The U.S. Fish and Wildlife Service (USFWS) is systematically revising species recovery plans issued under the Endangered Species Act (ESA). On August 6, 2019, USFWS published three notices of availability announcing public comment periods on its draft revisions to 70 recovery plans covering 121 species across the United States.
- Revisions to 21 recovery plans covering 25 species (Southwest, Pacific Southwest, Mountain-Prairie, and Northeast Regions)
- Revisions to 21 recovery plans covering 43 species (Southeast and Midwest Regions). This notice includes revisions to the recovery plan for the endangered dusky gopher frog (Rana sevosa), the subject of recently-settled litigation relating to the USFWS’s power to designate as critical habitat for the species private property that is not presently habitable.
- Revisions to 28 recovery plans covering 53 species (Southeast, Mountain-Prairie, and Pacific Southwest Regions)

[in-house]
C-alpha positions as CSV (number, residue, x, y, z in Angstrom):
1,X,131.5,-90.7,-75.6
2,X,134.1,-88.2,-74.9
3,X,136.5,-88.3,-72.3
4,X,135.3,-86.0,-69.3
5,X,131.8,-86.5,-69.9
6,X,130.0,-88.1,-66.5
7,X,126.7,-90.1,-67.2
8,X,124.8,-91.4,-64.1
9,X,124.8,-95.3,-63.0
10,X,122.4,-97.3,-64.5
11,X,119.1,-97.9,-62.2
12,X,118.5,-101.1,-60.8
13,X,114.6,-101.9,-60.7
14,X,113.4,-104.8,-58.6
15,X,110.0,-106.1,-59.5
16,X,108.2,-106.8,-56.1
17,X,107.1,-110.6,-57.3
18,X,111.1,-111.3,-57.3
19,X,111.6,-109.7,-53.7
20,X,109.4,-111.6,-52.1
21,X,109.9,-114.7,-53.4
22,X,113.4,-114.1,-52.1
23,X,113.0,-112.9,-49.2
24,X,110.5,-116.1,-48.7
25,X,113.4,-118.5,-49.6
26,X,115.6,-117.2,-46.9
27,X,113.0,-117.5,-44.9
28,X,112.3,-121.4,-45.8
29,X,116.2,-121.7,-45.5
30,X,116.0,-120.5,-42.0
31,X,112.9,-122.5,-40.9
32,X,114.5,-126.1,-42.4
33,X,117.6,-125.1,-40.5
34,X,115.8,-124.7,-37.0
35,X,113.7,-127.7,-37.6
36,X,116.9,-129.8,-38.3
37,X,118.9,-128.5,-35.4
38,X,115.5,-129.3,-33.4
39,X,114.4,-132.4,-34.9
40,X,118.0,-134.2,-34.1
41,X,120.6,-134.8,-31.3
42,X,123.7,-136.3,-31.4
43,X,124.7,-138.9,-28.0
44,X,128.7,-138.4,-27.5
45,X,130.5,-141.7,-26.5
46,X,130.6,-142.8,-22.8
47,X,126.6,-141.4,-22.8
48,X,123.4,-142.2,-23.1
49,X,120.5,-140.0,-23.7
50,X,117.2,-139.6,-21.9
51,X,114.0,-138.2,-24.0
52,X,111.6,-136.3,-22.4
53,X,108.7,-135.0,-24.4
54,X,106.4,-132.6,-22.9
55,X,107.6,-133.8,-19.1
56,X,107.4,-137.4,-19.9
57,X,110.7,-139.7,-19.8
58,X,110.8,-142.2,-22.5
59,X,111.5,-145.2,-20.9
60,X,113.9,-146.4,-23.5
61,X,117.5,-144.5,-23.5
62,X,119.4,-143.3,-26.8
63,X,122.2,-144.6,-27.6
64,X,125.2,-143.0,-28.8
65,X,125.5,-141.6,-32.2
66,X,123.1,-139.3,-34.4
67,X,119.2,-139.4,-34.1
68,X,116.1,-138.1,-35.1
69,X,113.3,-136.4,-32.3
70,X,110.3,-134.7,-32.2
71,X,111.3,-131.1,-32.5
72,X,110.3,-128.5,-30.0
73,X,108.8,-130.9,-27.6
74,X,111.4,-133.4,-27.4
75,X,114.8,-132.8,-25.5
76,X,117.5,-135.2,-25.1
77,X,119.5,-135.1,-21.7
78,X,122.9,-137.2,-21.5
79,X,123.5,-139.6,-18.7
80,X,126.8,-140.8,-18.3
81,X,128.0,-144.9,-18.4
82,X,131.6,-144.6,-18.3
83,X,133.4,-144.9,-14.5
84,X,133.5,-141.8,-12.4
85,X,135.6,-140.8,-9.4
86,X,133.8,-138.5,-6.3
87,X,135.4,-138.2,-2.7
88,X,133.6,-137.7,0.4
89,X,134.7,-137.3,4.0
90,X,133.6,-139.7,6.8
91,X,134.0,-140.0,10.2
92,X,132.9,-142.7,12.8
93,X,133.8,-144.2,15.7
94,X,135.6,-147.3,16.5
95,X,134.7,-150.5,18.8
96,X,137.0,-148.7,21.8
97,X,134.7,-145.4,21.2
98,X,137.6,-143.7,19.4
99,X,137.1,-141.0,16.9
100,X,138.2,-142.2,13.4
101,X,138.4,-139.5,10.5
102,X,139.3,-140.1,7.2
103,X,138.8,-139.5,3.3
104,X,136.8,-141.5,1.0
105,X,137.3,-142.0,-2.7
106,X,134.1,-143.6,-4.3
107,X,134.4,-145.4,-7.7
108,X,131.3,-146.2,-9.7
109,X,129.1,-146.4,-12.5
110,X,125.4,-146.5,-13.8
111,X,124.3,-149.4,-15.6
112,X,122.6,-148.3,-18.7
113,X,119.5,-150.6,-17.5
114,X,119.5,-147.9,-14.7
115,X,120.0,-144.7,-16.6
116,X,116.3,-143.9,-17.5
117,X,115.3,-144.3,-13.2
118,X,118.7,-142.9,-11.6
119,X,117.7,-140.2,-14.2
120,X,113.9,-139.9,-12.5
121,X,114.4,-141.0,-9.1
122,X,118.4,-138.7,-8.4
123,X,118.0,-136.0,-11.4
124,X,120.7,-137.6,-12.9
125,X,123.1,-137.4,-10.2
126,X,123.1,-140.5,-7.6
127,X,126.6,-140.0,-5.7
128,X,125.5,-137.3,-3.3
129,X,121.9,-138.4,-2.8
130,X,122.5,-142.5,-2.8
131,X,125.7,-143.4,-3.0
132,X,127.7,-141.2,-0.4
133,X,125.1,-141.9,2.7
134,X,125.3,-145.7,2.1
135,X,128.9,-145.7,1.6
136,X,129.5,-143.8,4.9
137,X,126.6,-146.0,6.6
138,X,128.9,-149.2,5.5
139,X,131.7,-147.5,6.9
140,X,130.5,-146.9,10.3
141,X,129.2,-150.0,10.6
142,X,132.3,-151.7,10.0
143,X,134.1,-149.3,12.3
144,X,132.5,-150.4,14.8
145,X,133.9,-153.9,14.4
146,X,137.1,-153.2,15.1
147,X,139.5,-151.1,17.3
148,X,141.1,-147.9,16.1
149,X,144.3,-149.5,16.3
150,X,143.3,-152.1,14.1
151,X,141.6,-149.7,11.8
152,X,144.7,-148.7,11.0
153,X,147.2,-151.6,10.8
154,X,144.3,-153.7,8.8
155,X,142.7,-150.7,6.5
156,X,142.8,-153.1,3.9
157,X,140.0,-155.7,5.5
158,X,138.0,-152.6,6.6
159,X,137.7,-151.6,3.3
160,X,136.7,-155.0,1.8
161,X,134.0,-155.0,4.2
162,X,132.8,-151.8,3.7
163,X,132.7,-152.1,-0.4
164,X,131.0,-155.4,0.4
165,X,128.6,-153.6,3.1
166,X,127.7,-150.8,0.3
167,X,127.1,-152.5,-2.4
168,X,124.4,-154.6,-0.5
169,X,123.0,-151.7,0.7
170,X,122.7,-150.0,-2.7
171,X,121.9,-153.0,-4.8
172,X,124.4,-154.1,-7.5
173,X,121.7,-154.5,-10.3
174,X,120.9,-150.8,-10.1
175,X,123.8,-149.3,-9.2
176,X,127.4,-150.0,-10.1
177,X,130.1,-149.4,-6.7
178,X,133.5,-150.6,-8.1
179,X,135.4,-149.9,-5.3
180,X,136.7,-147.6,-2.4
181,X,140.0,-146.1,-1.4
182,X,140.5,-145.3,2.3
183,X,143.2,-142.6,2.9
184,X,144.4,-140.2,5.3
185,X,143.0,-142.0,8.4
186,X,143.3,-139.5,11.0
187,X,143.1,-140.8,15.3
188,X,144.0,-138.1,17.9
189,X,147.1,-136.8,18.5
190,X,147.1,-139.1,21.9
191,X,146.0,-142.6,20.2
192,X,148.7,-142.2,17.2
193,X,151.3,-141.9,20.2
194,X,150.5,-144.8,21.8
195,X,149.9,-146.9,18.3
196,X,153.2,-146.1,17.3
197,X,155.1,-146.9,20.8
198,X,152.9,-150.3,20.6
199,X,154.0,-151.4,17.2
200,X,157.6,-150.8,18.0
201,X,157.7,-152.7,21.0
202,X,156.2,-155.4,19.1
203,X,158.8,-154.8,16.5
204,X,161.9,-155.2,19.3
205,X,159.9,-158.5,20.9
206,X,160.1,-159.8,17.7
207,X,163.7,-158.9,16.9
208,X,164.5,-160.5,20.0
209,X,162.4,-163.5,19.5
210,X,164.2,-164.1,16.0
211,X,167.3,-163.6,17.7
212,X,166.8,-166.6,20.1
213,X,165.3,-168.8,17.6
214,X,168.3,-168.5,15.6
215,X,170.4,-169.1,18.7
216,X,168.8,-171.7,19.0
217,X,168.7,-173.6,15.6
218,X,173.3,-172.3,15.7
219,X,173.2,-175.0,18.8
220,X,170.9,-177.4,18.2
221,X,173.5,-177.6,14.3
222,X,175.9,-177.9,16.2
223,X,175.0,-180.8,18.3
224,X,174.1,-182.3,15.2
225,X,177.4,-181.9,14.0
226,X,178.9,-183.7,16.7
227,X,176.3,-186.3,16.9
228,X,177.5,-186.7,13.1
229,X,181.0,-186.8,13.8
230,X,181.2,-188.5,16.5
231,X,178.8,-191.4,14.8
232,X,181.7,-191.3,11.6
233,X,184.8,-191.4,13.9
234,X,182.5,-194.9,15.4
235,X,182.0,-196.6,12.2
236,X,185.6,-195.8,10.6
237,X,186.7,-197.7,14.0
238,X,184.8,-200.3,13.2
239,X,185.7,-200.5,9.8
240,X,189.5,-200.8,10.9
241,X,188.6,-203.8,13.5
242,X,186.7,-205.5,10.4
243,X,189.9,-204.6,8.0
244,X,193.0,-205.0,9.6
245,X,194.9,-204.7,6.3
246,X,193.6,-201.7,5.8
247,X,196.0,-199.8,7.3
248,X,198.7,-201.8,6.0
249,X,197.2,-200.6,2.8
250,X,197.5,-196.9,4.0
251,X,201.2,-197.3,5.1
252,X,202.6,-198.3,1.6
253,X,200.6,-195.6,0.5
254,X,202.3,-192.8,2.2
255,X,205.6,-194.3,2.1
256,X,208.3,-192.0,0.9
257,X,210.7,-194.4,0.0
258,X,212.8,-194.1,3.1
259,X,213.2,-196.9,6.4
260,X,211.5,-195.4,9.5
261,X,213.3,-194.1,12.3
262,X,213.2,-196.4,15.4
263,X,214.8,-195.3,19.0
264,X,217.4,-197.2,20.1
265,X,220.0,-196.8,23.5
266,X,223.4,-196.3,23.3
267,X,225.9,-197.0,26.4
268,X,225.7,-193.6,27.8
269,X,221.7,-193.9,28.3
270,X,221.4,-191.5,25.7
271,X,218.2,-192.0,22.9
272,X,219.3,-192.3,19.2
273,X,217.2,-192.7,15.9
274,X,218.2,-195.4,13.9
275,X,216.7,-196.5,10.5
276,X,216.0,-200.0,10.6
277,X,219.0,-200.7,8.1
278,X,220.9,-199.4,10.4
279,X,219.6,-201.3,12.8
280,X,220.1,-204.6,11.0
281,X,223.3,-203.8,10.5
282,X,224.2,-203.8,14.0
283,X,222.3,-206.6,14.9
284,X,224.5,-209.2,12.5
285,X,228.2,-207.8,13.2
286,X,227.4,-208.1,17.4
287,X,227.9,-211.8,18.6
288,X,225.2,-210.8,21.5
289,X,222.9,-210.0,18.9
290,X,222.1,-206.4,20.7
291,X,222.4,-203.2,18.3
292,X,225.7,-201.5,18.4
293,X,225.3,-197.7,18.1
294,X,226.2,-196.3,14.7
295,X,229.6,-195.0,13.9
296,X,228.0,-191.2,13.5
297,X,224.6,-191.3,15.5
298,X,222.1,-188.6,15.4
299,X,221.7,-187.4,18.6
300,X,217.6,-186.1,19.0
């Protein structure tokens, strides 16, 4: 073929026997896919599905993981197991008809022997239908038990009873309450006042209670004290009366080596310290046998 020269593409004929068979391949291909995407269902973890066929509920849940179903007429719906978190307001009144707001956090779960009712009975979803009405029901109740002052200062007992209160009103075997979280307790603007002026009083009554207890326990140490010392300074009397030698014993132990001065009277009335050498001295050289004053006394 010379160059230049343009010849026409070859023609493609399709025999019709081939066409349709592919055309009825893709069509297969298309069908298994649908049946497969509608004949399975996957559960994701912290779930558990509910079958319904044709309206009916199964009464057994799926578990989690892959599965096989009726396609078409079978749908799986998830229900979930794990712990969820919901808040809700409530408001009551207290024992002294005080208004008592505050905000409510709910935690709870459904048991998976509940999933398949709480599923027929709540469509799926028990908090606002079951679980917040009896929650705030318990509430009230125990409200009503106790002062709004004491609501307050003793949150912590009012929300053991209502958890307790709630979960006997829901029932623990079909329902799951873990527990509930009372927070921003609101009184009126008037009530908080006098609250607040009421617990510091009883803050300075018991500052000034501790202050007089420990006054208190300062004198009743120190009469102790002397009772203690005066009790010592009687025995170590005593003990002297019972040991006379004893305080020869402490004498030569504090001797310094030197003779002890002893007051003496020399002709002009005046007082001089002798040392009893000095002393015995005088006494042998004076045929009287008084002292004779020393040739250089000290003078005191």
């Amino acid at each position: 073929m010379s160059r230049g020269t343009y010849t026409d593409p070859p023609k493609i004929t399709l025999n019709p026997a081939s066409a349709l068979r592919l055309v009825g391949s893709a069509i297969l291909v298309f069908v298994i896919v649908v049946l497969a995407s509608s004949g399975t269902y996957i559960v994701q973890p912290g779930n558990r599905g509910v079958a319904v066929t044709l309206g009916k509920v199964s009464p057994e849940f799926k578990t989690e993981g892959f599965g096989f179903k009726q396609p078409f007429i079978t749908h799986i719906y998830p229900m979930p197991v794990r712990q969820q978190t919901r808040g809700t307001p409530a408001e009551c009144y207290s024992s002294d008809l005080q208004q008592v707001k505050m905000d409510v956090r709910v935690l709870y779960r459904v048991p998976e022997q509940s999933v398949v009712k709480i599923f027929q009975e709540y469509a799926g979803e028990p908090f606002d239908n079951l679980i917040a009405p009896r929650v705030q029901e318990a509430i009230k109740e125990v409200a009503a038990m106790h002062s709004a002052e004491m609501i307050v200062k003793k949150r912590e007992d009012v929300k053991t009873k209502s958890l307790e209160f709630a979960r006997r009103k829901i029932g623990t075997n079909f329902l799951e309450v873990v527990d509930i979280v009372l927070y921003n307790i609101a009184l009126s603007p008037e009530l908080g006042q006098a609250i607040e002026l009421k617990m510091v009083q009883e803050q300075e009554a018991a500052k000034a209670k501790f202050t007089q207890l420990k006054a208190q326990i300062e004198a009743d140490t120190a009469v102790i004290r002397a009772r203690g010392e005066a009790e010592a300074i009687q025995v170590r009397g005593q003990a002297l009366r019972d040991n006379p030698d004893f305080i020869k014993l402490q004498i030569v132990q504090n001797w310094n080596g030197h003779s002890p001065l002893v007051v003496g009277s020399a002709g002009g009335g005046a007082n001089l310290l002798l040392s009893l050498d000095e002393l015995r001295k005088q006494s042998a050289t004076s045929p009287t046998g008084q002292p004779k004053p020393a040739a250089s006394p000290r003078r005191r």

Recovery Plans are intended to guide and coordinate conservation efforts for listed species by recommending research and management actions. ESA section 4(f) requires each recovery plan to incorporate “objective, measurable criteria which, when met, would result in a determination, in accordance with the provisions of this section, that the species be removed from the list.” 16 U.S.C. § 4(f)(1)(B)(ii). The Department of the Interior has established an Agency Priority Performance Goal of 100 percent of all USFWS recovery plans having quantitative criteria for identifying when a species has recovered by September 30, 2019. As of June 2019, 70 percent of a total of 567 recovery plans contain qualitative criteria indicating when downlisting or delisting is warranted. USFWS indicated that it is unlikely to meet its goal by the fast-approaching deadline “due to the size and complexity of the task, statutory requirements to provide opportunity for the public to review and comment, and extended clearance process associated with Federal Register notices.” However, USFWS continues to issue quantitative criteria updates at a brisk pace, and Nossaman will continue to track these efforts. Our prior reporting on these efforts can be found here and here.